Longs Peak - Keyhole Route
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(WINTER) HOLD ON! If you don't have much high-elevation, winter climbing experience, be careful in your planning and take a partner. Even the "easy" 14ers (Quandary, Sherman, Grays & Torreys) can be deadly in winter.
|Difficulty:|| Class 3 |
|Total Gain:||5,100 feet|
|RT Length:||14.50 miles|
|USGS Quad.:||Longs Peak|
|County Sheriff:||Larimer: 970-498-5100
| ||Boulder: 303-441-3600
|National Park:||Rocky Mountain|
The trailhead is west of Colorado 7 and can be reached from the north or the south. For the northern approach, drive 9.2 miles south from the intersection of US 36 and CO 7 to the turnoff for the Ranger Station. For the southern approach, drive north 10 miles from the junction of CO 7 and CO 72 on the Peak to Peak Highway to the Ranger Station turnoff. From the turnoff drive west 1 mile to the trailhead. Note: Car-camping is not allowed in the parking area. There is a tent campground nearby and a couple of full campgrounds near Meeker Park.
From the Ranger Station, start up the East Longs Peak trail. Hike 0.5 miles to a signed trail junction and stay left on the main trail. Continue up through the forest and pass Goblins Forest. Switchback up a hill before crossing Alpine Brook on a log bridge. Leave the heavy forest shortly after the stream crossing and continue up to tree line near 11,000' (approximately 2.5 miles from the trailhead). Longs is now in view as well as the route past Mt. Lady Washington and to Granite Pass - Photo #1. Keep hiking southwest along Mills Moraine to the Chasm Lake trail junction ( 40.26579° N, -105.59264° W) at 11,550'.
Turn right and traverse west and northwest across the northeast slope of Mt. Lady Washington - Photo #2 Hike all the way to Granite Pass ( 40.27395° N, -105.60548° W) to reach another trail junction. The North Longs Peak Trail heads off to the right. Stay left on the East Longs Peak Trail and switchback up and easy slope (Photo #3) to reach the north end of the Boulder Field, near 12,400'. The north and east faces of Longs come into view, as well as Storm Peak (13,326') ahead. Follow the trail south into the Boulder Field ( 40.26509° N, -105.61402° W) (Photo #4) and past some established tent sites in the middle of the field. There is a restroom in this area. Your next goal is to reach the Keyhole - a notch in the rugged ridge between Longs Peak and Storm Peak. The trail finally runs out near 12,800' on the south end of the Boulder Field but follow cairns up through the rocks to reach the Keyhole - Photo #5 and Photo #6.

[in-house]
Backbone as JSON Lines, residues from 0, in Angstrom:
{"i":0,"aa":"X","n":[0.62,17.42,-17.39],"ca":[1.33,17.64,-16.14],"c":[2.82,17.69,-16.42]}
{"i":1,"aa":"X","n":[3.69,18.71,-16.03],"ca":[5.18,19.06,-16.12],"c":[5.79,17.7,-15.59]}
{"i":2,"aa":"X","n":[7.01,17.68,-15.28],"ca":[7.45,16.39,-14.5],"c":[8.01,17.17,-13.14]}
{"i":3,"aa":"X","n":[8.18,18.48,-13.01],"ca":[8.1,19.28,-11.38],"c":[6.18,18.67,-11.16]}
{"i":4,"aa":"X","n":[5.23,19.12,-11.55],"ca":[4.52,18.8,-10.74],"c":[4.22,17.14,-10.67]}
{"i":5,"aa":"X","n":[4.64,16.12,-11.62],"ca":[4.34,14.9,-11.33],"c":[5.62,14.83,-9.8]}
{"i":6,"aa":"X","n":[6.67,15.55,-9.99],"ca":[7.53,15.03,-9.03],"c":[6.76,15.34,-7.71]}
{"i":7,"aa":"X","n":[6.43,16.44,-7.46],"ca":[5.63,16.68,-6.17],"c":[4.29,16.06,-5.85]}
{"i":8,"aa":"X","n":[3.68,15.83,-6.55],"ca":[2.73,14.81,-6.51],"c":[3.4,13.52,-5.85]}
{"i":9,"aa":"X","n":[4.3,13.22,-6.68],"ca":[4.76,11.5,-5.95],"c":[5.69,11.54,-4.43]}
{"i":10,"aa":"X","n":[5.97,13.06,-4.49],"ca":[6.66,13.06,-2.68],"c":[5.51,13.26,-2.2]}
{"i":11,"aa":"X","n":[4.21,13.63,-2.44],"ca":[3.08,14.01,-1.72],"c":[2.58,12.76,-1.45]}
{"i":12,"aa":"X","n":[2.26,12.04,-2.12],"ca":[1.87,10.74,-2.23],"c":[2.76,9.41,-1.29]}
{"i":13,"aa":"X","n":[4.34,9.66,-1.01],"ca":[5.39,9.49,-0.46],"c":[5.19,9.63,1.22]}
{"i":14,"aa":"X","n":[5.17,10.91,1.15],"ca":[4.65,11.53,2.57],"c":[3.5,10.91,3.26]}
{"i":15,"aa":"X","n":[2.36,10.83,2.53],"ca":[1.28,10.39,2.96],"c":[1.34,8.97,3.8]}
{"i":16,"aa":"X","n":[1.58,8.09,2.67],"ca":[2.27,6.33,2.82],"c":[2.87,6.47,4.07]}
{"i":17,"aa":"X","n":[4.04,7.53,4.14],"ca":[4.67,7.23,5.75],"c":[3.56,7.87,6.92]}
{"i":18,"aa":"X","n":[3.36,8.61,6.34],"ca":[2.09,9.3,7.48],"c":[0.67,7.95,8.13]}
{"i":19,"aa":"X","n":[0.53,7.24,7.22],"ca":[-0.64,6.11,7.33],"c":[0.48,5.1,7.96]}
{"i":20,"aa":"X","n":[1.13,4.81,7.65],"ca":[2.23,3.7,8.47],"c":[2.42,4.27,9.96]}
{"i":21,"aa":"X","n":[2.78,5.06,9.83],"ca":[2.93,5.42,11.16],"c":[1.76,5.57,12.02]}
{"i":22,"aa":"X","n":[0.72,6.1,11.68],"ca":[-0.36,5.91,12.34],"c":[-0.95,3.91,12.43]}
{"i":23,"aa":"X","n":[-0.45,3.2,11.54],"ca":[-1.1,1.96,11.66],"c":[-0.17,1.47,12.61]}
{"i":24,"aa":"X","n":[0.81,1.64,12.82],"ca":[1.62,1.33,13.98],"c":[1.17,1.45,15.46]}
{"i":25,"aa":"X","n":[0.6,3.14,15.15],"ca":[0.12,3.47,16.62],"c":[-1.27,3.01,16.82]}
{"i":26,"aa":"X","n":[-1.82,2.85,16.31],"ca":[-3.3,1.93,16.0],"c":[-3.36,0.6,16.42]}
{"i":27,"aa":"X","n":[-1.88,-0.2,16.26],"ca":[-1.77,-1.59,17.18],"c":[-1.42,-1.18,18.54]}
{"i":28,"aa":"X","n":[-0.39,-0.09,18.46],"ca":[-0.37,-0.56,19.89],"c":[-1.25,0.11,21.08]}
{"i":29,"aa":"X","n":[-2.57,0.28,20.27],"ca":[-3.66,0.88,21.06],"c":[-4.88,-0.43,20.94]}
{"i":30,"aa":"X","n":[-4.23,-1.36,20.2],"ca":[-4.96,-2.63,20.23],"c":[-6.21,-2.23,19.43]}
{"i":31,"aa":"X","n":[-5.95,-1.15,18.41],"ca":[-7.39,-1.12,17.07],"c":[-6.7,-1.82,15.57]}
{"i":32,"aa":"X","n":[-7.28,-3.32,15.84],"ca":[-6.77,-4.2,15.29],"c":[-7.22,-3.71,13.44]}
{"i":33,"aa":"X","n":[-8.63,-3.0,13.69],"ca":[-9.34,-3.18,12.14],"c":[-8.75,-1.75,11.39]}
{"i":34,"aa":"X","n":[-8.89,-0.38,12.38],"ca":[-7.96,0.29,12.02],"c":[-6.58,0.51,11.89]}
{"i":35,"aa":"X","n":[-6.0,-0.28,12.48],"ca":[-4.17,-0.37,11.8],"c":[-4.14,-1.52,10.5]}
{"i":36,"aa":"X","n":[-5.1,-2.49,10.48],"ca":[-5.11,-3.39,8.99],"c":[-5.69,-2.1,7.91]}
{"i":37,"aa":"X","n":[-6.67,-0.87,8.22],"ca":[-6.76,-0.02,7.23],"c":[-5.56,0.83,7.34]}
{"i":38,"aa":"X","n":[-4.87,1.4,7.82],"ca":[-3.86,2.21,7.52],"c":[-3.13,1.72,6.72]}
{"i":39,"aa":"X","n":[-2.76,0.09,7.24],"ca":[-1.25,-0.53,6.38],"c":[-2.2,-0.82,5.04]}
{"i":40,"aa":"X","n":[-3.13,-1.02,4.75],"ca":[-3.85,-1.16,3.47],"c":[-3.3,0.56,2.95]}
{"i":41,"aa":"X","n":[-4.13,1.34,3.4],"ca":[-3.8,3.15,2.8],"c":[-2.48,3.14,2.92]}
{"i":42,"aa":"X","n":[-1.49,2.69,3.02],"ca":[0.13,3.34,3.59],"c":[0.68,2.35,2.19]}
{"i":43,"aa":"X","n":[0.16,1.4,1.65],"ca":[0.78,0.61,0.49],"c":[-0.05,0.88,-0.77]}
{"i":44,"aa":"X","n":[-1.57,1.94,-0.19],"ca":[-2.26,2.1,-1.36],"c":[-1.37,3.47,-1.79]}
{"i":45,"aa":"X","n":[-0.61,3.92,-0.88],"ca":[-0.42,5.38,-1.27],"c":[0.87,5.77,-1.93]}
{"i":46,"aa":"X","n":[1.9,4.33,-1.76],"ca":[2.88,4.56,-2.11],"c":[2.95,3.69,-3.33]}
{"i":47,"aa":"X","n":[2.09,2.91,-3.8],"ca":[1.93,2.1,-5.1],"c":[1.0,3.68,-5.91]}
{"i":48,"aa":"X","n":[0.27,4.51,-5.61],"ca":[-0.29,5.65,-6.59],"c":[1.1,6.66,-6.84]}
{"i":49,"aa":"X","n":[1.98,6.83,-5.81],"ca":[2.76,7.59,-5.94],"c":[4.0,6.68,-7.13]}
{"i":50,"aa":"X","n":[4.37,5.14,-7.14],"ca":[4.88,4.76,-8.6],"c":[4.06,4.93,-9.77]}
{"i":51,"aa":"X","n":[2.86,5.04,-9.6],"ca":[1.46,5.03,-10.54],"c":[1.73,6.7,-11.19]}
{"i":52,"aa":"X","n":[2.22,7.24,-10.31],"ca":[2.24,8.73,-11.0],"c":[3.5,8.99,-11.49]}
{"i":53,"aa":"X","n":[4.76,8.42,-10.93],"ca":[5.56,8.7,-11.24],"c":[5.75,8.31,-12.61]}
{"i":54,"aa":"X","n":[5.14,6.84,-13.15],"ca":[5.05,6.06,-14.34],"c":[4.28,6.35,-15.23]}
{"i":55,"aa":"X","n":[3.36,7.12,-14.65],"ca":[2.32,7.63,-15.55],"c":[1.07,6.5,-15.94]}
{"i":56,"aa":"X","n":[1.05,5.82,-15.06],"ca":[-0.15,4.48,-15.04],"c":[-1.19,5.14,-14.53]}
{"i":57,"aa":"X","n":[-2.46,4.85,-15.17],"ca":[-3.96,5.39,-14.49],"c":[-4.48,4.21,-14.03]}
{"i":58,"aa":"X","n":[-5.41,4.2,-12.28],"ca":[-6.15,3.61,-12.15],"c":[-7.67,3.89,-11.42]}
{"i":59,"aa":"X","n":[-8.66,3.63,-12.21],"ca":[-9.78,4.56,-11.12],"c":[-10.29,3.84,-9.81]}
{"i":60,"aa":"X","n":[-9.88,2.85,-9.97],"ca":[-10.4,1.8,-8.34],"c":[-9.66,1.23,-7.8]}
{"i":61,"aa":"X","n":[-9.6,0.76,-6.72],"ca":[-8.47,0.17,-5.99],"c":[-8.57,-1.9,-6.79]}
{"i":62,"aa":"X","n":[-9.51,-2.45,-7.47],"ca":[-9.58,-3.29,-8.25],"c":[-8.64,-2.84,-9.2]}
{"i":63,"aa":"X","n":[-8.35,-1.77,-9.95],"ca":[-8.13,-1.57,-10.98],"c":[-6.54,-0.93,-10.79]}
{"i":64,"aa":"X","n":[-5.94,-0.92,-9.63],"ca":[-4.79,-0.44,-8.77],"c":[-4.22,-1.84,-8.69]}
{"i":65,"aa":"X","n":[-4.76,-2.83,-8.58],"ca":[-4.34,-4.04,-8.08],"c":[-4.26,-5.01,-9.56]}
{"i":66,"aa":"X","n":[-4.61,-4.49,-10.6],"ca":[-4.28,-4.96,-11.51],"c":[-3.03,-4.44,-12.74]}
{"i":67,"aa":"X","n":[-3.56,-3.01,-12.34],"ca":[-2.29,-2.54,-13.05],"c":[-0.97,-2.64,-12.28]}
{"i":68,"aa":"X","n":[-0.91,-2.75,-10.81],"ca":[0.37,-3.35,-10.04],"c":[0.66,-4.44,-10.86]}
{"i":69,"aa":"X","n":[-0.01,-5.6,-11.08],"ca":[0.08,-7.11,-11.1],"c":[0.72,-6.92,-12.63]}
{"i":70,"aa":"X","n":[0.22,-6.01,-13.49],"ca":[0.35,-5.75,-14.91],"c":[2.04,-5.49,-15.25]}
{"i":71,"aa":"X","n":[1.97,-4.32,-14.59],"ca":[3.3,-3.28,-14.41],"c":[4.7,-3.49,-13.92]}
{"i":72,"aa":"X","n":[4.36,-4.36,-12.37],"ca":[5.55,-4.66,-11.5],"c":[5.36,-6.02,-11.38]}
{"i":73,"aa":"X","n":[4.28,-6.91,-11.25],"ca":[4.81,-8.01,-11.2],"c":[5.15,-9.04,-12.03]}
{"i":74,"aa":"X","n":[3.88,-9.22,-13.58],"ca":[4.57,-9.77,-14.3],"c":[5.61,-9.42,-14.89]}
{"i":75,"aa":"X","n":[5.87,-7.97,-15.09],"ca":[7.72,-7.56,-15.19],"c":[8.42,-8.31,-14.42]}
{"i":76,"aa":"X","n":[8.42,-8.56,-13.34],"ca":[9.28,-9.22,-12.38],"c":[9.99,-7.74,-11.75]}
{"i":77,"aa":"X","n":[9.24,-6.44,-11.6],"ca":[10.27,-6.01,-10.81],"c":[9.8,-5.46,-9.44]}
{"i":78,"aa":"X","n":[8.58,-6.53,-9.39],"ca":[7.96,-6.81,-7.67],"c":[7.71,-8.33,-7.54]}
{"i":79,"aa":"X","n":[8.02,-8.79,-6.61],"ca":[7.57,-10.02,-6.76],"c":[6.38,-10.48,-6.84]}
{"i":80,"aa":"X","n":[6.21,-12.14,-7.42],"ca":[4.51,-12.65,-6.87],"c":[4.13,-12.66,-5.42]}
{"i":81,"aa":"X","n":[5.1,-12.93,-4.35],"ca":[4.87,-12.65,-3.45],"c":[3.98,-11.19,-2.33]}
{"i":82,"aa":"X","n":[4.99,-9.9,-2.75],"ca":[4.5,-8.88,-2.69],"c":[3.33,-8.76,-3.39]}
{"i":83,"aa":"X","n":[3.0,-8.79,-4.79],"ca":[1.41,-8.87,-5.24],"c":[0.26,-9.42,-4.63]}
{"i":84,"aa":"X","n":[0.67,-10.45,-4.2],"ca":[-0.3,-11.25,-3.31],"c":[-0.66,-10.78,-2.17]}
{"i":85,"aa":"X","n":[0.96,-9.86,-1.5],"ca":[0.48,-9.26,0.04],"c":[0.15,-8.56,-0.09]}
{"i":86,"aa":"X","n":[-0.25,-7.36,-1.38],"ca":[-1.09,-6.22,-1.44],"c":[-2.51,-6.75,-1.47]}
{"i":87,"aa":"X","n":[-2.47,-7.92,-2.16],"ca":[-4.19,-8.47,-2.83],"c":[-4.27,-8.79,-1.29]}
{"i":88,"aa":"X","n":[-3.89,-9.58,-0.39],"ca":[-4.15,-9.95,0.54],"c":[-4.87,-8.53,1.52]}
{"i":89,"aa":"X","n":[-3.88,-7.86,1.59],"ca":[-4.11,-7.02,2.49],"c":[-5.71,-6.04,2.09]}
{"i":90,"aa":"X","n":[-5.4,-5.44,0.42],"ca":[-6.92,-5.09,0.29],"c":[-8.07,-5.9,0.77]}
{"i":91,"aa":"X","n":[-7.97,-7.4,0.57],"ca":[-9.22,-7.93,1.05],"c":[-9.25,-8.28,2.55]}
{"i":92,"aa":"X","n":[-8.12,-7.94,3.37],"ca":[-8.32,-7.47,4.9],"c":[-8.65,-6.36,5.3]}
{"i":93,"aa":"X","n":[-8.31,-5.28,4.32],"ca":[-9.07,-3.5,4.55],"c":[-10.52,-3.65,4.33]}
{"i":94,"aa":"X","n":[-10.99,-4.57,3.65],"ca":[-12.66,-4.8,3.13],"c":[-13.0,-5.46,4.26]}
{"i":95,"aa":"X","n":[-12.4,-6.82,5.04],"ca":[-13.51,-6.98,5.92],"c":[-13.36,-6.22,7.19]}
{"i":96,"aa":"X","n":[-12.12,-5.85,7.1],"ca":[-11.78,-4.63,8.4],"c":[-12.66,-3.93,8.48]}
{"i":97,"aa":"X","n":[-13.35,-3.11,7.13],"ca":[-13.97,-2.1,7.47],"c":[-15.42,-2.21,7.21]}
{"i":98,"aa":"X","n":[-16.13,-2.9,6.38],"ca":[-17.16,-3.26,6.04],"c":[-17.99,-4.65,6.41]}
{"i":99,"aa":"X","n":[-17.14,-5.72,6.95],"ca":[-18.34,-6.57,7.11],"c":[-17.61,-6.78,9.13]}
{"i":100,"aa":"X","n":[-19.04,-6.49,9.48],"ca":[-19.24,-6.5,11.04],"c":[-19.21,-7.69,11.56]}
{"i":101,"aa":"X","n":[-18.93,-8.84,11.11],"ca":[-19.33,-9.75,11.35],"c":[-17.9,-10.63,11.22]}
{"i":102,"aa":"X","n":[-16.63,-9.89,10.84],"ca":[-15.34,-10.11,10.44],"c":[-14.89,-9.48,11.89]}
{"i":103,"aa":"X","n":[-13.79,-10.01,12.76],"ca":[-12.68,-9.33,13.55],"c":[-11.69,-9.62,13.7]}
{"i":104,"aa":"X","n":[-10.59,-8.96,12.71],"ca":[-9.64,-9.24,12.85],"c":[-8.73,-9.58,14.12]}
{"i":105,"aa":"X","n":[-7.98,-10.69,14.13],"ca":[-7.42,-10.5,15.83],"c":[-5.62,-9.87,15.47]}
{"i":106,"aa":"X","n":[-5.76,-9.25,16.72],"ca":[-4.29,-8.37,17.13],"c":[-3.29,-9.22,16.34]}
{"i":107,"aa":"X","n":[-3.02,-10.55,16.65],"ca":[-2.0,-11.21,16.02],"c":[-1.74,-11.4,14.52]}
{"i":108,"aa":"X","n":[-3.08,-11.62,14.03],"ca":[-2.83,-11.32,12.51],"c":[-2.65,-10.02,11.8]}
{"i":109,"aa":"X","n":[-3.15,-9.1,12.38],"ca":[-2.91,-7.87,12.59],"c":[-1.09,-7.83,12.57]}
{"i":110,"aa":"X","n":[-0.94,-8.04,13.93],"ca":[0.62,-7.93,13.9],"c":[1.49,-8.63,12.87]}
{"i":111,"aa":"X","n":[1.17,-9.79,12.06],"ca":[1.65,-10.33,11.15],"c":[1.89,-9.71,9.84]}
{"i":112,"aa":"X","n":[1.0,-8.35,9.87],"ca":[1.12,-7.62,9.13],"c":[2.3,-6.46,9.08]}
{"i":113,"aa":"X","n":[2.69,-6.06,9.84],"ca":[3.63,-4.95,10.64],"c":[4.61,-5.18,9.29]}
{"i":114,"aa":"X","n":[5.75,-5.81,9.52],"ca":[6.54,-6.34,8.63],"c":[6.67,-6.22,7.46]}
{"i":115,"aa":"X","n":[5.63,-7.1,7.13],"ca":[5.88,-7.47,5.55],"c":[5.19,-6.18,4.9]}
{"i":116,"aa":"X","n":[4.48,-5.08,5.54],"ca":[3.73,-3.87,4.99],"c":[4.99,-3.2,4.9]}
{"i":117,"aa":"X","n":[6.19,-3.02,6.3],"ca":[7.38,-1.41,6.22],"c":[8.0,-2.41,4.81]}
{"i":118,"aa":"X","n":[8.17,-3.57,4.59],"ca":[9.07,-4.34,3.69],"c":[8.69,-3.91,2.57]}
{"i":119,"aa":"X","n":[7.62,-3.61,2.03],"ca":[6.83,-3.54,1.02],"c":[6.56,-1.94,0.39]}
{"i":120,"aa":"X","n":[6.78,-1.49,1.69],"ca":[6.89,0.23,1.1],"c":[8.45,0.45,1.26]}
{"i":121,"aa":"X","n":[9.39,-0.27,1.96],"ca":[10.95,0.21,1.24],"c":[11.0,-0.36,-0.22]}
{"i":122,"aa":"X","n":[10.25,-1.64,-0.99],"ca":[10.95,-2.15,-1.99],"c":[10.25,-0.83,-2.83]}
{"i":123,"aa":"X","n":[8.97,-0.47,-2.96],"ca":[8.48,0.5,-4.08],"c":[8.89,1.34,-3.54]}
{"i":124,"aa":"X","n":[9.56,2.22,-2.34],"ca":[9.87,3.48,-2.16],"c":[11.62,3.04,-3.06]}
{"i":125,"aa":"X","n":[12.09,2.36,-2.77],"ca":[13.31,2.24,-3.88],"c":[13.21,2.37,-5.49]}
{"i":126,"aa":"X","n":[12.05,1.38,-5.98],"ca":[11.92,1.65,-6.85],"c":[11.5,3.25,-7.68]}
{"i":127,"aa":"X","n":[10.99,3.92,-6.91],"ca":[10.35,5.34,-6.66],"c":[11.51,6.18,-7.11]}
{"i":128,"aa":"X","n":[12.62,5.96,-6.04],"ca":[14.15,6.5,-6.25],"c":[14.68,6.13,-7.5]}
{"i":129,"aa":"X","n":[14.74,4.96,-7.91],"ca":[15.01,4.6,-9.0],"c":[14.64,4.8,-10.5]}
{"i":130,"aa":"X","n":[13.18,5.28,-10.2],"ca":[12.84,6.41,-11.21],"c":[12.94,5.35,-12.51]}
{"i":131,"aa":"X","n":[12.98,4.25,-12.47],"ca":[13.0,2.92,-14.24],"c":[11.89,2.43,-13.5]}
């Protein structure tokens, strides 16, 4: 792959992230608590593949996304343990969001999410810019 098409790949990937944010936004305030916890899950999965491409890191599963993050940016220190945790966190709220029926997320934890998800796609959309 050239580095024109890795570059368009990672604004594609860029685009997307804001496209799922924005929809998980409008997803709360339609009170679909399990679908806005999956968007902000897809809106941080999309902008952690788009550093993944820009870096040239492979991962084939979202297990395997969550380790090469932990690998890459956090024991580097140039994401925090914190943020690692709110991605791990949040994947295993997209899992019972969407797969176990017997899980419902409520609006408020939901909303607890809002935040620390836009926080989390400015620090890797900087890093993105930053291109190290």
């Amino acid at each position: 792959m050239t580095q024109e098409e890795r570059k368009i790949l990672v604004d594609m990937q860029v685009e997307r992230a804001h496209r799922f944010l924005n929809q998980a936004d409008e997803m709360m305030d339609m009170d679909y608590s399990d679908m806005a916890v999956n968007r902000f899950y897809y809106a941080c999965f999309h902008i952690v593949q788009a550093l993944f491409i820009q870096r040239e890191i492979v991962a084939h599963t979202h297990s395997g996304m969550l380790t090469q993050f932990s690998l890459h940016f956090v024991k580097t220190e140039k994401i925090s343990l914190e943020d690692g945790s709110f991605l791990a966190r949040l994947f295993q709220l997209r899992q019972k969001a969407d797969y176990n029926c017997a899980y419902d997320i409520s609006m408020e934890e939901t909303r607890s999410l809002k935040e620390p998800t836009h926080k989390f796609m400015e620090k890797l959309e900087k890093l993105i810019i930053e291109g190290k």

Pass through the Keyhole to the west side of the ridge where the remaining route becomes more difficult and requires a slower pace. Glacier Gorge is down to the right and the next section of the route is to the left. Scramble south along ledges by following painted bull's-eyes which mark the remaining route to the summit. Approximately 1/3 of the way across the ledges, the route climbs up about 50' before descending 100'. This up and down adds a bit of complexity to this section. Photo #8 and Photo #9 show some of the terrain.
Near 13,300', enter The Trough ( 40.25614° N, -105.62031° W), a defined gully which climbs 600' up the east side of Longs - Photo #10. The route is still well marked but it can take a bit of searching to find the route markers but, generally, ascend the center of the Trough. Some easy scrambling is required in several areas. The rock is mostly stable but there are a few sections of small, loose rock. Taken near 13,700', Photo #11 looks down the Trough and climbers can be seen in the center. Near the top of the Trough, climb 30' of steeper rock (Photo #12) to reach the top of the Trough at a small, flat area. You're now on the upper portion of the ridge which connects Longs to Pagoda Mountain (13,497').
Next, you must cross The Narrows ( 40.25413° N, -105.61773° W) - an exposed ledge which crosses the south side of Longs. Carefully climb around a couple of badly positioned rocks (Photo #13) and continue across the Narrows - Photo #14, Photo #15 and Photo #16. After crossing the Narrows, scramble up onto more difficult rock to see the remaining route to the summit - Photo #17. The final pitch is called the Homestretch ( 40.25406° N, -105.61628° W). It looks worse than it is, although water or ice will make it much more difficult. Climb through a couple more sections of rock to reach the final portion of the Homestretch - Photo #18. This pitch is straightforward - follow the cracks toward the summit. Climb about 300' up the Homestretch to reach the large, flat summit ( 40.254902° N, -105.615738° W) - Photo #19 and Photo #20.
This is a long climb with plenty of scrambling on the last mile. In summer, start very early to avoid afternoon thunderstorms. Also, dogs are not allowed on this route.
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